What Depression Actually Looks Like
For me, this is what depression looks like:
Eating three-day-old pizza because while you don’t really want to eat, you already wasted your money on takeout, so you kind of have to. It’s staring at the avalanche of tissues and scribbled pages and oily boxes and wondering when you let yourself slip so low. It’s sleeping in to the very last moment you can before getting up and forcing yourself to go to work, because you need to pay rent and you need to feed your cat and you need to be a functional human being.
Maybe if you go, you’ll kickstart your brain into being “normal” again.
Depression looks like soap scum on your shower curtain, because you didn’t clean it last week like you’d planned to, and you haven’t been in there since. It looks like the pieces of rubbish on your floor that you walk over every day and never bother to pick up, even though tell yourself you should every time you nearly slip on them in your socks. It looks like the spider webs joining together the dry, dead leaves of your Japanese peace lily that you haven’t watered for four months. You haven’t taken the plant to the dump yet because it’s there to remind you that you can’t take care of anything, even yourself.
Depression is 18 mugs in your sink — some growing cultures of bacteria, some hosting bundles of spores — because you have the strength to fill the sink with water, but not the strength to actually wash the mugs in it. It’s stagnant and it stinks, and every once in awhile you drain it to try again. Depression is a filthy fridge, because you try to have healthy food in there to eat, and then forget what eating is for and it rots.
Depression isn’t pretty. Depression isn’t inspiring. Depression isn’t aspirational. Depression is heavy and tiring and seemingly endless. Depression does not make you a better artist or a better writer, it doesn’t give you “cred” or an “in.” It doesn’t guarantee your immortality or that your work will be seen. It is such a dangerous stereotype to put on people seeking to express themselves creatively, and it really needs to stop. The stigma needs to be broken around those people who struggle with their mental health, and the underbelly needs to be turned to the light. People fighting depression are warriors. They are much stronger than anyone thinks they are. But even they wouldn’t wish this feeling on anyone, not a single human being.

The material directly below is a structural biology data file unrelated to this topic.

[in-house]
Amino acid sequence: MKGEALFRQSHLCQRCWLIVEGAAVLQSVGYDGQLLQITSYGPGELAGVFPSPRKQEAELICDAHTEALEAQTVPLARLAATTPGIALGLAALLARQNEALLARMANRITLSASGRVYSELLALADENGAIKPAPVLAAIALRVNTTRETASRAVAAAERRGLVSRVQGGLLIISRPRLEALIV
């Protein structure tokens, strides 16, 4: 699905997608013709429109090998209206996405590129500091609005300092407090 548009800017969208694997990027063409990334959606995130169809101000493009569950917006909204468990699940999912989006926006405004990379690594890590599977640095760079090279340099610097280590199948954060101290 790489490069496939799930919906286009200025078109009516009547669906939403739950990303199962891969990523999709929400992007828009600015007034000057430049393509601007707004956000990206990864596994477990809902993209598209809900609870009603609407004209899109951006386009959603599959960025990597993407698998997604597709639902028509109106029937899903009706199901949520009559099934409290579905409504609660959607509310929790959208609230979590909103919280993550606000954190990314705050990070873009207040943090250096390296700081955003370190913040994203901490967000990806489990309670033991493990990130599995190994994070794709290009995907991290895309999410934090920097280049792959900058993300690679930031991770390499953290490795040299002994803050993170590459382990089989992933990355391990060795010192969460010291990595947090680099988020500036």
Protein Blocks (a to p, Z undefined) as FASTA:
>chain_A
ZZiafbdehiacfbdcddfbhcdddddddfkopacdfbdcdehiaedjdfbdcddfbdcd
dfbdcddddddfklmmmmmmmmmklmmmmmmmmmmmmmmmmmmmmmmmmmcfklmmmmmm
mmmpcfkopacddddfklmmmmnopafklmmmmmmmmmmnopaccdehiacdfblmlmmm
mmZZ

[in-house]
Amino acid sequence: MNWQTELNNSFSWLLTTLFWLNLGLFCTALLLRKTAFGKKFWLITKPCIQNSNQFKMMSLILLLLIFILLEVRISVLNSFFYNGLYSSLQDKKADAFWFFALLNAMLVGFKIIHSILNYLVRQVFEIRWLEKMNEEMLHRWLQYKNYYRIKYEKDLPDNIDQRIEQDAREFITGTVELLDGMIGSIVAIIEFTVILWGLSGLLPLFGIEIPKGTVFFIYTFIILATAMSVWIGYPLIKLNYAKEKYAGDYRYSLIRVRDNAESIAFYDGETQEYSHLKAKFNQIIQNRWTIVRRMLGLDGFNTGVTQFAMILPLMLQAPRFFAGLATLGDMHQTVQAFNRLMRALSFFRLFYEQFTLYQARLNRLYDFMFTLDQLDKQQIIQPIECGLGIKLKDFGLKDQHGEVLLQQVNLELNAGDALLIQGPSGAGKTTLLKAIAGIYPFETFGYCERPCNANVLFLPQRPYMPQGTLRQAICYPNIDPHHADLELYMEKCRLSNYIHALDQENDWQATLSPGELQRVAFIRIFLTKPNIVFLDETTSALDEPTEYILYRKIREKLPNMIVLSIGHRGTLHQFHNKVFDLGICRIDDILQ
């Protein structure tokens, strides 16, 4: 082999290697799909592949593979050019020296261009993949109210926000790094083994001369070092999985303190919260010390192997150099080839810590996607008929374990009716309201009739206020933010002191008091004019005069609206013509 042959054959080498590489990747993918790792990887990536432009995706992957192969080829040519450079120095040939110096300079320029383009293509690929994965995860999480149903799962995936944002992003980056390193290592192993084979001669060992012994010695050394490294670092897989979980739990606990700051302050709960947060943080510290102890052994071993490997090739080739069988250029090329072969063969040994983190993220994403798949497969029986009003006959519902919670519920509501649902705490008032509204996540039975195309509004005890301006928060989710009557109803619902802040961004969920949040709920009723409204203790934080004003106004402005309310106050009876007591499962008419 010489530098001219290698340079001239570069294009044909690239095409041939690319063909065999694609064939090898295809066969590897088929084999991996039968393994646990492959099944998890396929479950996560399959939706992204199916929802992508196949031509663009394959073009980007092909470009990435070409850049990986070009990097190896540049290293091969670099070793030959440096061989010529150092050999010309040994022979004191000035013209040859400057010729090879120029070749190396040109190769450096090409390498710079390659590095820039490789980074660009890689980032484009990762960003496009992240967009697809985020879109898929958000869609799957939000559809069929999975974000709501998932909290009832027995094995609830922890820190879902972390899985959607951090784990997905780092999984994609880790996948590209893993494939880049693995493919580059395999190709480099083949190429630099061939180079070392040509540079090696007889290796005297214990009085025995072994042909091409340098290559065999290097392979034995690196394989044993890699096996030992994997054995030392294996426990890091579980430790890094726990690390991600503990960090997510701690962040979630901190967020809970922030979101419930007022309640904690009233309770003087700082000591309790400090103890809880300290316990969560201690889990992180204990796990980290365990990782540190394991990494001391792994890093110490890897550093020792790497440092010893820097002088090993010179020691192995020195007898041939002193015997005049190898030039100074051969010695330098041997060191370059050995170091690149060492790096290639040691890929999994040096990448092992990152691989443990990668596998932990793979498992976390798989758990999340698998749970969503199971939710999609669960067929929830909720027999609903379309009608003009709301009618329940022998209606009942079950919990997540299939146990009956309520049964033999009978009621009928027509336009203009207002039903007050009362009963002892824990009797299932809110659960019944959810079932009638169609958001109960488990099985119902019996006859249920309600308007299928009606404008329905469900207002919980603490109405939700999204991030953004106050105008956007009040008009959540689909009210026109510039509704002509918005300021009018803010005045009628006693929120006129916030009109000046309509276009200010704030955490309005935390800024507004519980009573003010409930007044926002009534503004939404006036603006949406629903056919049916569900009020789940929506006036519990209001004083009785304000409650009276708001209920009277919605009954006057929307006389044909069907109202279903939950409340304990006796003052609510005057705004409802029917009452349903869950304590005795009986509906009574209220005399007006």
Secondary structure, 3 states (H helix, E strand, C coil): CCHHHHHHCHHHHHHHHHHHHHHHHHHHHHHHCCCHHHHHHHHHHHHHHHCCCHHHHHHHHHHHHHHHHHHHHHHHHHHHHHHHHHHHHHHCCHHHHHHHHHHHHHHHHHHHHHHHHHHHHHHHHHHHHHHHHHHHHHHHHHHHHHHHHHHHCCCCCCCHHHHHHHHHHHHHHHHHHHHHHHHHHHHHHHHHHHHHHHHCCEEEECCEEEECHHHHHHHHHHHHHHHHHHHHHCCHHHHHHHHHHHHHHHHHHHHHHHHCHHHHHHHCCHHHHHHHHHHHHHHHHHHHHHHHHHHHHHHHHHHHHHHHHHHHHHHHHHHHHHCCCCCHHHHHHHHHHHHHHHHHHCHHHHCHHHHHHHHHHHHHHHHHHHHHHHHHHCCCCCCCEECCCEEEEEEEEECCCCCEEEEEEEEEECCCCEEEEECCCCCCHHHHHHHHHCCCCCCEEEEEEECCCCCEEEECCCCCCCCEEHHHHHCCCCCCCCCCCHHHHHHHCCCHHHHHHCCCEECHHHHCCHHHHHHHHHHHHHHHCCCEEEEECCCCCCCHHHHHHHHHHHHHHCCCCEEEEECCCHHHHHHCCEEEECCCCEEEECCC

Depression shouldn’t be seen as a stepping stone to becoming stronger. It is an obstacle, it is harmful and it is hurtful. It’s a road that some people accidentally veer to.
I have depression. I have anxiety. I have borderline personality disorder (BPD) and I am not ashamed to admit it. But I will not hide behind the shiny false masks of how it makes me a more creative individual, and I will not stand for people using it as a trend piece.
Follow this journey on Val Prozorova Writer.
If you need support right now, call the National Suicide Prevention Lifeline at 1-800-273-8255 or text “START” to 741-741.
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Thinkstock photo via eranicle.